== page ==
Garment Workers Prepare to Go out on Strike July 4
Menu JTA Search

Garment Workers Prepare to Go out on Strike July 4

Download PDF for this date

The possibility of a strike in the New York garment industry on or about July 4 loomed large following a mass meeting held Thursday evening in the 71st Regiment Armory under the auspices of the International Ladies’ Garment Workers’ Union, a right wing labor organization.

About 10,000 workers were present and received strike ballots for holding a referendum on the question of a strike. Balloting is to be continued in the shops throughout New York City during the next few days. The count is expected to be completed during the week. The cause for the strike is said to be the refusal of the employers represented by the Industrial Council, Inc. to agree to the union’s demands. The Industrial Council, instead, has insisted upon other conditions which, if agreed upon, would lead to a return in the needle industry to old sweatshop conditions, the union leaders assert.

William Green and Mathew Woll, president and vice-president of the American Federation of Labor, expressed the sympathy of their organization with the purposes of the strike. Benjamin Schlesinger, president of the union, and David, Dubinsky, acting president, were the other speakers at the mass meeting.

The Industrial Council, against which the strike is primarily directed, employs about 8,000 workers. It will, however, affect the shops of the American Cloak, Suit and Skirt Manufacturers Association, contractors, and the Merchants’ Ladies’ Garment Association, jobbers.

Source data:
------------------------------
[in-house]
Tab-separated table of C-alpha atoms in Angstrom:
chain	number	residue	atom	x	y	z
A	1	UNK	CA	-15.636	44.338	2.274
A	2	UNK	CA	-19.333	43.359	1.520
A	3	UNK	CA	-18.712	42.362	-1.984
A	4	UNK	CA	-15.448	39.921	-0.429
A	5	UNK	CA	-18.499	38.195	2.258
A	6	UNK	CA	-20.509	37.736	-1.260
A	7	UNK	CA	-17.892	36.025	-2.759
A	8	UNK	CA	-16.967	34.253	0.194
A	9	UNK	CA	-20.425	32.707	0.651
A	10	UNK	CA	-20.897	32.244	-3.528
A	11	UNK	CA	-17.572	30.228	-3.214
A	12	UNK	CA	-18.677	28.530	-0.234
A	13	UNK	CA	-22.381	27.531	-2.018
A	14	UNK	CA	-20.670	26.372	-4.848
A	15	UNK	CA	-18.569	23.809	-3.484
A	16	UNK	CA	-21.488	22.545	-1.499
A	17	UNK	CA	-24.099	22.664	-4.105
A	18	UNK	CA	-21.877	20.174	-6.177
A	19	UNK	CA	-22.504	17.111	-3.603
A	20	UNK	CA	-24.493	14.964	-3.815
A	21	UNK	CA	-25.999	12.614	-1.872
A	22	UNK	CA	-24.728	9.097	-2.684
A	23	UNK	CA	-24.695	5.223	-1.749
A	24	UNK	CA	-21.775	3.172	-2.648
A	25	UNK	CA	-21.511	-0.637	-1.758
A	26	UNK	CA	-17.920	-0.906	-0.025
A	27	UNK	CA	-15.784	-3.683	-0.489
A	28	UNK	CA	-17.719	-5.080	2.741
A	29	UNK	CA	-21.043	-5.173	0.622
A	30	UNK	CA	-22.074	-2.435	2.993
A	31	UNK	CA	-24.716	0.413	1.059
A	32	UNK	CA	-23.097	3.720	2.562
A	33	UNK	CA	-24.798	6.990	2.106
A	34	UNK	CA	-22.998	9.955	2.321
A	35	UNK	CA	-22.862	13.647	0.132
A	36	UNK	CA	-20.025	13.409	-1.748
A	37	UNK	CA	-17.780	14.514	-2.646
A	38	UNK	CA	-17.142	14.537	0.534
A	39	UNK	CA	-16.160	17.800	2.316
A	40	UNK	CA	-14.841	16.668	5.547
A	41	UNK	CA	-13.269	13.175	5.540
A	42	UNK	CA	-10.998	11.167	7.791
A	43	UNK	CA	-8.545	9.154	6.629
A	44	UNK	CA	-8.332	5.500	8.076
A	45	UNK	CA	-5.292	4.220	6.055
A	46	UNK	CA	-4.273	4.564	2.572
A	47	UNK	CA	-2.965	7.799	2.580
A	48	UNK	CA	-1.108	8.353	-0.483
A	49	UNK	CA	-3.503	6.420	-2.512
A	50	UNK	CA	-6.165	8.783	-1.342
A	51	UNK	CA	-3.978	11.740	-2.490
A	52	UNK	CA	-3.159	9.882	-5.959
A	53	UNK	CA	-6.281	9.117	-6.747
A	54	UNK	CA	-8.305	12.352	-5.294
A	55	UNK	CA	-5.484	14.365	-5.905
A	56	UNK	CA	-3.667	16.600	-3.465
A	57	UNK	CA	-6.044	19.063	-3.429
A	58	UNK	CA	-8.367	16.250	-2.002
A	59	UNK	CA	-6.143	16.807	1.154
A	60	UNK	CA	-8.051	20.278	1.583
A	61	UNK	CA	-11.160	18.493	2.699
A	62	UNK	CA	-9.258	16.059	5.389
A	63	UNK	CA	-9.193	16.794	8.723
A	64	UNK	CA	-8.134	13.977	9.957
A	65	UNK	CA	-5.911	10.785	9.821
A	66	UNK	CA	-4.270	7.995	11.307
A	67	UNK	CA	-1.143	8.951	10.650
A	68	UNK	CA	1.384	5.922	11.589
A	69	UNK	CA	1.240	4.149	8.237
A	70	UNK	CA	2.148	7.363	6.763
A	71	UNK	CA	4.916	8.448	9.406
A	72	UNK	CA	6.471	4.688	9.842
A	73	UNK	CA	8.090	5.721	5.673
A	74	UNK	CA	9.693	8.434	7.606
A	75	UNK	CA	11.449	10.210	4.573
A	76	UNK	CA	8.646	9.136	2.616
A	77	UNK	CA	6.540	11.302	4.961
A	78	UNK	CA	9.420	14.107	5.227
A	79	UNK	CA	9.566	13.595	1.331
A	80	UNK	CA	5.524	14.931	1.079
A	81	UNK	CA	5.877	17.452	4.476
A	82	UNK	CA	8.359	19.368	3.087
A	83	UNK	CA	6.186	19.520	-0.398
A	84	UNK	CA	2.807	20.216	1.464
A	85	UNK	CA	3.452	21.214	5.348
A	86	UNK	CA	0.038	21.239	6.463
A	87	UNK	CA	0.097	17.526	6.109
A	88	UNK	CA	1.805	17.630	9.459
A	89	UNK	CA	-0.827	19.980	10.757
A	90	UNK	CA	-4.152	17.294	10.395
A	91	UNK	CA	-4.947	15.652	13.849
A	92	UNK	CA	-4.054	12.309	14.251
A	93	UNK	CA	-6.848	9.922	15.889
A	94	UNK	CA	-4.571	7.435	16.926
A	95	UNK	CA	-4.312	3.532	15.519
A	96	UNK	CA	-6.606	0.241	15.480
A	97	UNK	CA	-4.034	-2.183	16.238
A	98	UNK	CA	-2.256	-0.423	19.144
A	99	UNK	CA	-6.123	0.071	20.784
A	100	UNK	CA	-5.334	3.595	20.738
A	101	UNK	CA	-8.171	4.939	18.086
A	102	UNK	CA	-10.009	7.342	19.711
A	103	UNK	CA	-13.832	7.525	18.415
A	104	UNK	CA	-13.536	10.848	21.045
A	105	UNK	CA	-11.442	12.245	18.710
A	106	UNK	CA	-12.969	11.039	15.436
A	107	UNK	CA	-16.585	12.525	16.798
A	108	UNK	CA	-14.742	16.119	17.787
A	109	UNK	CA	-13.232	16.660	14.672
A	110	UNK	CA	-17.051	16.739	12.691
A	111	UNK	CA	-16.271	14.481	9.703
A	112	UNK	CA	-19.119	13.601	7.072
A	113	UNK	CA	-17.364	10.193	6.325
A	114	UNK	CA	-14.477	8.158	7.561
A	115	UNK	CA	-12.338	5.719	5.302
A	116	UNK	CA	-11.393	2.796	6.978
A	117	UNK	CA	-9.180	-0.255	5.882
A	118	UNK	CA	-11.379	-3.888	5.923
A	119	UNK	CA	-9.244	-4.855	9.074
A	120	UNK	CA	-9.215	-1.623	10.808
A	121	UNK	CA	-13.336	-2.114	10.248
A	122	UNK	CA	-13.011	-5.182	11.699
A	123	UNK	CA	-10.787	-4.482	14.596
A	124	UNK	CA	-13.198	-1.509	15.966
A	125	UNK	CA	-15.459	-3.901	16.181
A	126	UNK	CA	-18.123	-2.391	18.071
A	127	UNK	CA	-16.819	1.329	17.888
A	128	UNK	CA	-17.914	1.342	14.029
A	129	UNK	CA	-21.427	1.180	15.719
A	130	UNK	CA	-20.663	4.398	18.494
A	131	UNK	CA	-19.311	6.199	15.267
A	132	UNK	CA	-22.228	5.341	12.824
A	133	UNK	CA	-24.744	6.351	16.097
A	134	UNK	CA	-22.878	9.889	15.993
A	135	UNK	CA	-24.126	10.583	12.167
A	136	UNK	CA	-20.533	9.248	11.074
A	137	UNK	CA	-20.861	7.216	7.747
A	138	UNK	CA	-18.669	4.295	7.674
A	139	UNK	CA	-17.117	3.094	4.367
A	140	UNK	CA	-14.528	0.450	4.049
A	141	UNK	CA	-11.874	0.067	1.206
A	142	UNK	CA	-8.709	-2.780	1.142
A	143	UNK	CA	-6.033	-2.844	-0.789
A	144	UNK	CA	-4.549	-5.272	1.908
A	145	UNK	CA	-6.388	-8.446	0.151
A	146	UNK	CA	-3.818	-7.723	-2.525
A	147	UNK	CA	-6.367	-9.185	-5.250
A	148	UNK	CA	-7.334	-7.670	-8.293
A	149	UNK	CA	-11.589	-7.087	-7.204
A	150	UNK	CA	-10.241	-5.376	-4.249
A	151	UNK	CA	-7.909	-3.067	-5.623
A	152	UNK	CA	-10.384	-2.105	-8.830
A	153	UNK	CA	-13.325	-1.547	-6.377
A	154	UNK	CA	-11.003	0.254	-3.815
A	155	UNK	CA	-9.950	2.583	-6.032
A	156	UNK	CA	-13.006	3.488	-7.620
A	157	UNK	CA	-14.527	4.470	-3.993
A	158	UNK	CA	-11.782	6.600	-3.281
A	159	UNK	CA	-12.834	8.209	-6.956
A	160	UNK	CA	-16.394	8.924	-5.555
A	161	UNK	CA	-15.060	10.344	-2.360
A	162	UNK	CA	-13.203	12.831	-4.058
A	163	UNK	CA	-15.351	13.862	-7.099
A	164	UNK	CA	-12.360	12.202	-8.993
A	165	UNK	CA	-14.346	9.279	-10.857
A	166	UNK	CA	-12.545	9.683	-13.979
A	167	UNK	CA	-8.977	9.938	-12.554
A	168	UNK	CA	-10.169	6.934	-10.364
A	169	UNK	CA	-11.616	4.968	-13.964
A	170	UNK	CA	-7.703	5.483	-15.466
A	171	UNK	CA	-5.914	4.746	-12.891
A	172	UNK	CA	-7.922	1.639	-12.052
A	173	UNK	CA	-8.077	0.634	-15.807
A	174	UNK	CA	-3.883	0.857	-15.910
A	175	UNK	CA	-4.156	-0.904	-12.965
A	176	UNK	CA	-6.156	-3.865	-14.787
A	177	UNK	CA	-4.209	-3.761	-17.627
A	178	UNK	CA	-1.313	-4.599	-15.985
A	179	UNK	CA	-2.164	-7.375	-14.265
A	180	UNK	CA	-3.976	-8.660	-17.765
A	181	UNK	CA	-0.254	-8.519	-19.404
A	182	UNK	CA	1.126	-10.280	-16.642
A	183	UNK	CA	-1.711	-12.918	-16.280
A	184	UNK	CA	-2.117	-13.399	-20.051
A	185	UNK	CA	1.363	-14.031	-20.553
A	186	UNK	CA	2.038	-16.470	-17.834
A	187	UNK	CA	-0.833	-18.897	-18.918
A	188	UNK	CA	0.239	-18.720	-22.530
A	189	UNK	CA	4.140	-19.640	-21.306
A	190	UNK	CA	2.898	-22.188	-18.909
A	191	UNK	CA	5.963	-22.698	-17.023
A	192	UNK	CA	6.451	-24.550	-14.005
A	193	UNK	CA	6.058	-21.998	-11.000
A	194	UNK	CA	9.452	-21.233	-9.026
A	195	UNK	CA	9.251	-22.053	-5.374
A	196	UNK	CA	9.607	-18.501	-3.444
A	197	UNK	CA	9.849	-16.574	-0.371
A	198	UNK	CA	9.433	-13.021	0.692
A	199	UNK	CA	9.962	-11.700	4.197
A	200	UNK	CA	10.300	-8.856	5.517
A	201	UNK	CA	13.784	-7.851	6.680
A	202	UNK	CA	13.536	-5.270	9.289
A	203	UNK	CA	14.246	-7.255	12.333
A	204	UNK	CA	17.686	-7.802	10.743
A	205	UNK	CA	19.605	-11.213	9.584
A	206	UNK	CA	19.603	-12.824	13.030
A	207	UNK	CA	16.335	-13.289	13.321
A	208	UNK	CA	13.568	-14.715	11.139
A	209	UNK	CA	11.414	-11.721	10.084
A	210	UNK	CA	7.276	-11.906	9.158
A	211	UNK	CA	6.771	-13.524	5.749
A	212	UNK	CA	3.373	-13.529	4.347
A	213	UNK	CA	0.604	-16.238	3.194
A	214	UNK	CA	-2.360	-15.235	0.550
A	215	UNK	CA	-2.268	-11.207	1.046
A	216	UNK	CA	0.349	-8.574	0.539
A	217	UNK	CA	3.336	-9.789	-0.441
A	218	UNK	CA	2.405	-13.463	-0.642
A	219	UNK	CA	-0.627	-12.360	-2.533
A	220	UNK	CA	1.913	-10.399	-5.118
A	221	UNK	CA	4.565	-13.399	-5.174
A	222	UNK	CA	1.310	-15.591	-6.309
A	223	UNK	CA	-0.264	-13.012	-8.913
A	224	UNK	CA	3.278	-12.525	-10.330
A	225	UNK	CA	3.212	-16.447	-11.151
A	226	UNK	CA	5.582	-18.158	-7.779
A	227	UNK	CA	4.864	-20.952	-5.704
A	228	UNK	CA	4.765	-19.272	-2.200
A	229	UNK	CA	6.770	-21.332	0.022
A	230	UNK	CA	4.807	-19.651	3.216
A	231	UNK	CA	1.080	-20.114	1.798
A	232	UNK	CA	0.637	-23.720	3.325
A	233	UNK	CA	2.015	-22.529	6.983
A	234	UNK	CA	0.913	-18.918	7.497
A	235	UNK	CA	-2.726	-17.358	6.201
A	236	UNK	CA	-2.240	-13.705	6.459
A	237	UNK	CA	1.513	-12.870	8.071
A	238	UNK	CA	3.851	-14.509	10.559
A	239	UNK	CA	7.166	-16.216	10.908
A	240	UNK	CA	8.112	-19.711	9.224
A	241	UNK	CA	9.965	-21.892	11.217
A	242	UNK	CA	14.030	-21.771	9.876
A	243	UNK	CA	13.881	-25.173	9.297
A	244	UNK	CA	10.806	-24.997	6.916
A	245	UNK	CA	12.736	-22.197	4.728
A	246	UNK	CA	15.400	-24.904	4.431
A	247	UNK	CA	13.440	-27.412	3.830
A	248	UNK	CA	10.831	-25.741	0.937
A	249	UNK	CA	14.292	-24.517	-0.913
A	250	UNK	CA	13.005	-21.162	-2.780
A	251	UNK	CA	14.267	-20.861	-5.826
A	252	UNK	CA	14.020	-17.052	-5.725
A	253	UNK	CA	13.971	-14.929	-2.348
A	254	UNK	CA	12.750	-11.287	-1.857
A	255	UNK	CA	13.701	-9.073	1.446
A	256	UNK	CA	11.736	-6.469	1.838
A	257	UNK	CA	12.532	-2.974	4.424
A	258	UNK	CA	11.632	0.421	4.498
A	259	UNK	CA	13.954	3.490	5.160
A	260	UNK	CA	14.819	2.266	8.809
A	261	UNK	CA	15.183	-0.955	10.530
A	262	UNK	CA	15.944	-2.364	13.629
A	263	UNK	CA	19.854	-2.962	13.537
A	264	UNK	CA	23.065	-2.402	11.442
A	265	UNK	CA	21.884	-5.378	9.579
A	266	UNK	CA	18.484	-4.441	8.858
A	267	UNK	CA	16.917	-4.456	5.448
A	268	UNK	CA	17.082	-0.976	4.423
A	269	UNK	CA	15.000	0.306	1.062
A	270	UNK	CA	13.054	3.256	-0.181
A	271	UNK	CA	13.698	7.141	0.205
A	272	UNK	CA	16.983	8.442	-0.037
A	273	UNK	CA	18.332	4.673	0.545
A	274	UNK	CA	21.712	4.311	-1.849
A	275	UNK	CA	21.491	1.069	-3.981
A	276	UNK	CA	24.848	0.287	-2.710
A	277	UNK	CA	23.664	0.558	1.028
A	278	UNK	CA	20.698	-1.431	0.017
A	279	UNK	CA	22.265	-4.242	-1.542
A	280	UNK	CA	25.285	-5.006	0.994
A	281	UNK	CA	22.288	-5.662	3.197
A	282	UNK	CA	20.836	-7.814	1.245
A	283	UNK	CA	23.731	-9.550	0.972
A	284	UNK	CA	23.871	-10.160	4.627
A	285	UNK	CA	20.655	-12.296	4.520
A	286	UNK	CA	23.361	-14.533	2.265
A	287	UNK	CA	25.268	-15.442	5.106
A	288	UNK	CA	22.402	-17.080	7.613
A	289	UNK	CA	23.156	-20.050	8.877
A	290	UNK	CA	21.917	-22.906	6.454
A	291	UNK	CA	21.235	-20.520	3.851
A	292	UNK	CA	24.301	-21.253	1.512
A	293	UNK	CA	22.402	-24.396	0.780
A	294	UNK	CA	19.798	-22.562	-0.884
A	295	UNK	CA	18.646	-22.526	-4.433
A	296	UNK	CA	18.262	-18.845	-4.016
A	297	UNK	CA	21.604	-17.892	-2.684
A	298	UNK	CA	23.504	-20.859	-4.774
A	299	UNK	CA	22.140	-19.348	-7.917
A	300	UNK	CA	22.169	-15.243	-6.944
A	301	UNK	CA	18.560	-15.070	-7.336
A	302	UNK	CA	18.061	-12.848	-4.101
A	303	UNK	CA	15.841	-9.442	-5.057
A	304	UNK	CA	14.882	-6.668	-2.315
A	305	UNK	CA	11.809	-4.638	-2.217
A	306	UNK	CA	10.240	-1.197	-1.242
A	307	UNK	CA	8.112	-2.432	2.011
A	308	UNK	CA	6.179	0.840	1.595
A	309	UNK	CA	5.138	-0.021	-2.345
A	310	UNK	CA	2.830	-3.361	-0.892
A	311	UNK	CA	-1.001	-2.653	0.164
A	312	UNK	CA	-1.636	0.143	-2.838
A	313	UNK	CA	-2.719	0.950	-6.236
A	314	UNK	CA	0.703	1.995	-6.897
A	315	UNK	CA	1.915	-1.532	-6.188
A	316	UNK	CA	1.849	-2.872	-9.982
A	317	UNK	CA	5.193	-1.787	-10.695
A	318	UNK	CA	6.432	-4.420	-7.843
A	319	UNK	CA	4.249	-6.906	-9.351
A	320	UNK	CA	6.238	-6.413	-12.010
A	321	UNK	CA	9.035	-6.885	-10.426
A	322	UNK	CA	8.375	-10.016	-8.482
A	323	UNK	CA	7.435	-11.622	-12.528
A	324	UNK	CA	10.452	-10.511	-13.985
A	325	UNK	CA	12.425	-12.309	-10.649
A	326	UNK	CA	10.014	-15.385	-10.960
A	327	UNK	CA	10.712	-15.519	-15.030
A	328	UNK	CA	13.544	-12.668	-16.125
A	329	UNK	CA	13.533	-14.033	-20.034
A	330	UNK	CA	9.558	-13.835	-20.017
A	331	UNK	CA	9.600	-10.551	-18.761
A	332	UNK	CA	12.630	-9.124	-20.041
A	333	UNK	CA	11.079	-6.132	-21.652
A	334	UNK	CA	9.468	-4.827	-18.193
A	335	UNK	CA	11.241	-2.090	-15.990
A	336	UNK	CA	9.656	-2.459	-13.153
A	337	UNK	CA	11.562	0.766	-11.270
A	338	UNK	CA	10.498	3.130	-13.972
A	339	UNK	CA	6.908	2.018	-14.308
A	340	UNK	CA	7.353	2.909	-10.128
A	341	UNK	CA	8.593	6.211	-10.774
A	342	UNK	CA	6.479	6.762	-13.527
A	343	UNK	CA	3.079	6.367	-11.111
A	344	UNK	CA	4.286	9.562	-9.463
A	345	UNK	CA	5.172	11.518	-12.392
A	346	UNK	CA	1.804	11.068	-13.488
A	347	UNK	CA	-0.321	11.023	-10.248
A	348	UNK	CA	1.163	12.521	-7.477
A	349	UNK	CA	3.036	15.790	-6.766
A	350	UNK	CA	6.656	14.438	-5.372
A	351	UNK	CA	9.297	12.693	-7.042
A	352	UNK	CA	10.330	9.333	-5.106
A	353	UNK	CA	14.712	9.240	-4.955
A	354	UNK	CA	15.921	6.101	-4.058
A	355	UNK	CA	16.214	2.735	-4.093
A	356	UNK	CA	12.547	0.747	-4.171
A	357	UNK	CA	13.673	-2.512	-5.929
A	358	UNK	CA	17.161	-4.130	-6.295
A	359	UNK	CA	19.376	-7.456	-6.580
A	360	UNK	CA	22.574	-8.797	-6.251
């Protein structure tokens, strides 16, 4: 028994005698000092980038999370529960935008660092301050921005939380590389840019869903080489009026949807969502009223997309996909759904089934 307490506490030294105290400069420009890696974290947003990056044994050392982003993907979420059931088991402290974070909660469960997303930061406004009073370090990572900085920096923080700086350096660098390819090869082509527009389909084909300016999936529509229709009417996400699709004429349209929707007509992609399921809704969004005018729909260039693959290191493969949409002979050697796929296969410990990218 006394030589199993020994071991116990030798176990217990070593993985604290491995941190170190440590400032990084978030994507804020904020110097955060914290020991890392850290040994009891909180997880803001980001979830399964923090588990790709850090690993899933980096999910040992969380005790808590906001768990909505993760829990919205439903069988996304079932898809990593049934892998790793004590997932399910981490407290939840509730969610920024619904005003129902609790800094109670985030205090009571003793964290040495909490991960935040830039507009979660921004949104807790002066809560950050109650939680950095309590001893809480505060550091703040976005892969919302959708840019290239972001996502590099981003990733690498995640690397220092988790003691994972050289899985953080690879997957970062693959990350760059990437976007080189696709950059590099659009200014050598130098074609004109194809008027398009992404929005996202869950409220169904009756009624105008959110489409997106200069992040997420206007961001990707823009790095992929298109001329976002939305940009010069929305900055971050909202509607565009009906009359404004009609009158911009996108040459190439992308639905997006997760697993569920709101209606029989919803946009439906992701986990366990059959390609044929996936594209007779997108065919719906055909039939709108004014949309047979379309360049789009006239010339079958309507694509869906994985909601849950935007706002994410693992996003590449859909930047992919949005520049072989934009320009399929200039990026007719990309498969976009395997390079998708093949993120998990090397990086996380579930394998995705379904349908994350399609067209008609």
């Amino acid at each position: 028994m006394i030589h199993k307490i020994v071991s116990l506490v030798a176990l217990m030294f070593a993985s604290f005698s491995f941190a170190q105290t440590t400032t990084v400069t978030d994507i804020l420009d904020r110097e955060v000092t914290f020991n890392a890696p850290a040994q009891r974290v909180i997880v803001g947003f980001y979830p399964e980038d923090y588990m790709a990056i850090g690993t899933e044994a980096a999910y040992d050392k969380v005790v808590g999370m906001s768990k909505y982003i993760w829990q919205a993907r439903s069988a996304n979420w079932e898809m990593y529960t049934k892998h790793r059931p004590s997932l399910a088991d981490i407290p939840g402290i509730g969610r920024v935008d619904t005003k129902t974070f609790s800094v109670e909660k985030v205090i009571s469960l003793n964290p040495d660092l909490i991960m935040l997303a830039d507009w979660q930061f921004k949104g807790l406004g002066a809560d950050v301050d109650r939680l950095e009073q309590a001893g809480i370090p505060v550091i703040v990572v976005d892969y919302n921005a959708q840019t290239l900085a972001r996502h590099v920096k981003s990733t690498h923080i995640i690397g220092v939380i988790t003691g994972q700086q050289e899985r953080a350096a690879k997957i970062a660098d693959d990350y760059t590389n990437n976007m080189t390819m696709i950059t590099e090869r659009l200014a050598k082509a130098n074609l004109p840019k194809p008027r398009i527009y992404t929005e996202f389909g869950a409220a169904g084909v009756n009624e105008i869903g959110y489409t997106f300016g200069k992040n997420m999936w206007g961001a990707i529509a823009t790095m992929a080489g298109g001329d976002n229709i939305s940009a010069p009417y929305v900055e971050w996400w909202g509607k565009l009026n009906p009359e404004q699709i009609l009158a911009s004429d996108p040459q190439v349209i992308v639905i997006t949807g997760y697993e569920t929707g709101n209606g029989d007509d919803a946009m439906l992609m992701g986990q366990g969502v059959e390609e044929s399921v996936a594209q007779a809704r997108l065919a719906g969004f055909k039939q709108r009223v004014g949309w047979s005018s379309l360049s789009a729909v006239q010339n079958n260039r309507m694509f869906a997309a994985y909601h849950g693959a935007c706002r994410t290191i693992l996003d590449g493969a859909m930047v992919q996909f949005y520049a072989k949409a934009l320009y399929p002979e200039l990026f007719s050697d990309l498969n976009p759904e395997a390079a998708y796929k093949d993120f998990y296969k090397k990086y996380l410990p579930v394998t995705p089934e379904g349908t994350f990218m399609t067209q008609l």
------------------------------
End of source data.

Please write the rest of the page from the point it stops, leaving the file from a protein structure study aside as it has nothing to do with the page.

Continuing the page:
A meeting was called at the same time at the Manhattan Opera House under the auspices of the so-called left wing, but attendance there was very meagre. The Left mass meeting was called to protest against the planned strike of the International, the arguments against the strike being made mainly because of opposition to the Right leadership, urging that it be intrusted to the Left Wing Industrial Union.

Founding Funders

The digitization of the JTA Archive would not have been possible without the generous support of the following donors:
  • The Gottesman Fund
  • Righteous Persons Foundation
  • Charles H. Revson Foundation
  • Elisa Spungen Bildner and Robert Bildner, in honor of Norma Spungen
  • George S. Blumenthal
  • Grace and Scott Offen Charitable Fund